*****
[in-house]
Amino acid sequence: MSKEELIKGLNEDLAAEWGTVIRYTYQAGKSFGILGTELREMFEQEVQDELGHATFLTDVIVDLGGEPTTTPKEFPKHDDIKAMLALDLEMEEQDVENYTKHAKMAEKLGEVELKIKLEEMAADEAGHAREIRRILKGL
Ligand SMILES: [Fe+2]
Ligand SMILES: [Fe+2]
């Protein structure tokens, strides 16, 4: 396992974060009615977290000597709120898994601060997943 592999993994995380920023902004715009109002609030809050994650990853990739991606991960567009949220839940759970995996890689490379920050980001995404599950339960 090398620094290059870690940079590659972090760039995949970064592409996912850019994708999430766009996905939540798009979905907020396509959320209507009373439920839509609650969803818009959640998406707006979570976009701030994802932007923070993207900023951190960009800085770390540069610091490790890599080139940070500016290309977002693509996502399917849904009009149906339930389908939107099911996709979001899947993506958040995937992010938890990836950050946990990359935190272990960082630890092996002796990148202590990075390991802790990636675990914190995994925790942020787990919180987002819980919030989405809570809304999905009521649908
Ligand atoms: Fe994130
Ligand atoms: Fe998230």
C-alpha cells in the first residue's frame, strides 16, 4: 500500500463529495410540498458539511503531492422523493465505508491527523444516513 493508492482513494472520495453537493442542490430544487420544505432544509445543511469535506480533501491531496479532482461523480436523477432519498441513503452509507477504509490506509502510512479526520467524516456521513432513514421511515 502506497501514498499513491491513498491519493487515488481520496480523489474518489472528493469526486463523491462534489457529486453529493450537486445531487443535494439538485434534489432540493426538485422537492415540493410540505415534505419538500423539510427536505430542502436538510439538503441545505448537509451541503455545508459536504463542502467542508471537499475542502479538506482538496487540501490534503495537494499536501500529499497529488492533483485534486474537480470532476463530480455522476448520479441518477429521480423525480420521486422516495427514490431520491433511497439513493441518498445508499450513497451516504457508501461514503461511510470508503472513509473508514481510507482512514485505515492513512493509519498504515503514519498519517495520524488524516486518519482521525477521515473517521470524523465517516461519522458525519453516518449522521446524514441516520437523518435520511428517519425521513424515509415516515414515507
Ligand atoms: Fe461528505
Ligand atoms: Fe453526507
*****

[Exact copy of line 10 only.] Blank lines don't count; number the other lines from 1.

Ligand atoms: Fe453526507